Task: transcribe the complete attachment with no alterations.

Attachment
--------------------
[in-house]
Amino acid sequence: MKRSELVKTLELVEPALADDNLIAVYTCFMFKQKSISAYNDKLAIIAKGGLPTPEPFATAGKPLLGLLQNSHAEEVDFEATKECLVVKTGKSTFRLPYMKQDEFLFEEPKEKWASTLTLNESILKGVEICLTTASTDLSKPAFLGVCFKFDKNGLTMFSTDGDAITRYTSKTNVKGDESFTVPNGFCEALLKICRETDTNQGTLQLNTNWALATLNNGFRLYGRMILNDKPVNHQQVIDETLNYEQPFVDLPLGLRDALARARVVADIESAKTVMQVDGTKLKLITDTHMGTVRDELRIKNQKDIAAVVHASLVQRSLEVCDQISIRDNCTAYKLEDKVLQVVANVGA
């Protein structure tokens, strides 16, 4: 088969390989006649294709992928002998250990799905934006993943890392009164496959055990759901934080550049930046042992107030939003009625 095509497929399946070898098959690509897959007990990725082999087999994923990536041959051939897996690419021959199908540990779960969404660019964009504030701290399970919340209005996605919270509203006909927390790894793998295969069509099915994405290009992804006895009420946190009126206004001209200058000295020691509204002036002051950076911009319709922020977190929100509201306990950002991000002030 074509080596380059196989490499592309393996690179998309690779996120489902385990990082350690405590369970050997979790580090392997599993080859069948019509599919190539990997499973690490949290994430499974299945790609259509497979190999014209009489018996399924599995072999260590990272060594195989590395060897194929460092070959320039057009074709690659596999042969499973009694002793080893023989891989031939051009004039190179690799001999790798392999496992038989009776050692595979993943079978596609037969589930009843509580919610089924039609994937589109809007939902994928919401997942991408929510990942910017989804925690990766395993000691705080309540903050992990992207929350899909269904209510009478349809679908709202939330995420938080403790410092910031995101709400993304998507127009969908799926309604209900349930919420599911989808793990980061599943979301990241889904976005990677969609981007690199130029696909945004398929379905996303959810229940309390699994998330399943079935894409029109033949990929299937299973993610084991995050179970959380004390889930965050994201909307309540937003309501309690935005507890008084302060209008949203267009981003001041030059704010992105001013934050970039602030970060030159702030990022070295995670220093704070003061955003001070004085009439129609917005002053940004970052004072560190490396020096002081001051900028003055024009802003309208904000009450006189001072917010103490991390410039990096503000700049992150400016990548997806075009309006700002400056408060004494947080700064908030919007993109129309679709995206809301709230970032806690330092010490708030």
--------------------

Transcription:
[in-house]
Amino acid sequence: MKRSELVKTLELVEPALADDNLIAVYTCFMFKQKSISAYNDKLAIIAKGGLPTPEPFATAGKPLLGLLQNSHAEEVDFEATKECLVVKTGKSTFRLPYMKQDEFLFEEPKEKWASTLTLNESILKGVEICLTTASTDLSKPAFLGVCFKFDKNGLTMFSTDGDAITRYTSKTNVKGDESFTVPNGFCEALLKICRETDTNQGTLQLNTNWALATLNNGFRLYGRMILNDKPVNHQQVIDETLNYEQPFVDLPLGLRDALARARVVADIESAKTVMQVDGTKLKLITDTHMGTVRDELRIKNQKDIAAVVHASLVQRSLEVCDQISIRDNCTAYKLEDKVLQVVANVGA
């Protein structure tokens, strides 16, 4: 088969390989006649294709992928002998250990799905934006993943890392009164496959055990759901934080550049930046042992107030939003009625 095509497929399946070898098959690509897959007990990725082999087999994923990536041959051939897996690419021959199908540990779960969404660019964009504030701290399970919340209005996605919270509203006909927390790894793998295969069509099915994405290009992804006895009420946190009126206004001209200058000295020691509204002036002051950076911009319709922020977190929100509201306990950002991000002030 074509080596380059196989490499592309393996690179998309690779996120489902385990990082350690405590369970050997979790580090392997599993080859069948019509599919190539990997499973690490949290994430499974299945790609259509497979190999014209009489018996399924599995072999260590990272060594195989590395060897194929460092070959320039057009074709690659596999042969499973009694002793080893023989891989031939051009004039190179690799001999790798392999496992038989009776050692595979993943079978596609037969589930009843509580919610089924039609994937589109809007939902994928919401997942991408929510990942910017989804925690990766395993000691705080309540903050992990992207929350899909269904209510009478349809679908709202939330995420938080403790410092910031995101709400993304998507127009969908799926309604209900349930919420599911989808793990980061599943979301990241889904976005990677969609981007690199130029696909945004398929379905996303959810229940309390699994998330399943079935894409029109033949990929299937299973993610084991995050179970959380004390889930965050994201909307309540937003309501309690935005507890008084302060209008949203267009981003001041030059704010992105001013934050970039602030970060030159702030990022070295995670220093704070003061955003001070004085009439129609917005002053940004970052004072560190490396020096002081001051900028003055024009802003309208904000009450006189001072917010103490991390410039990096503000700049992150400016990548997806075009309006700002400056408060004494947080700064908030919007993109129309679709995206809301709230970032806690330092010490708030």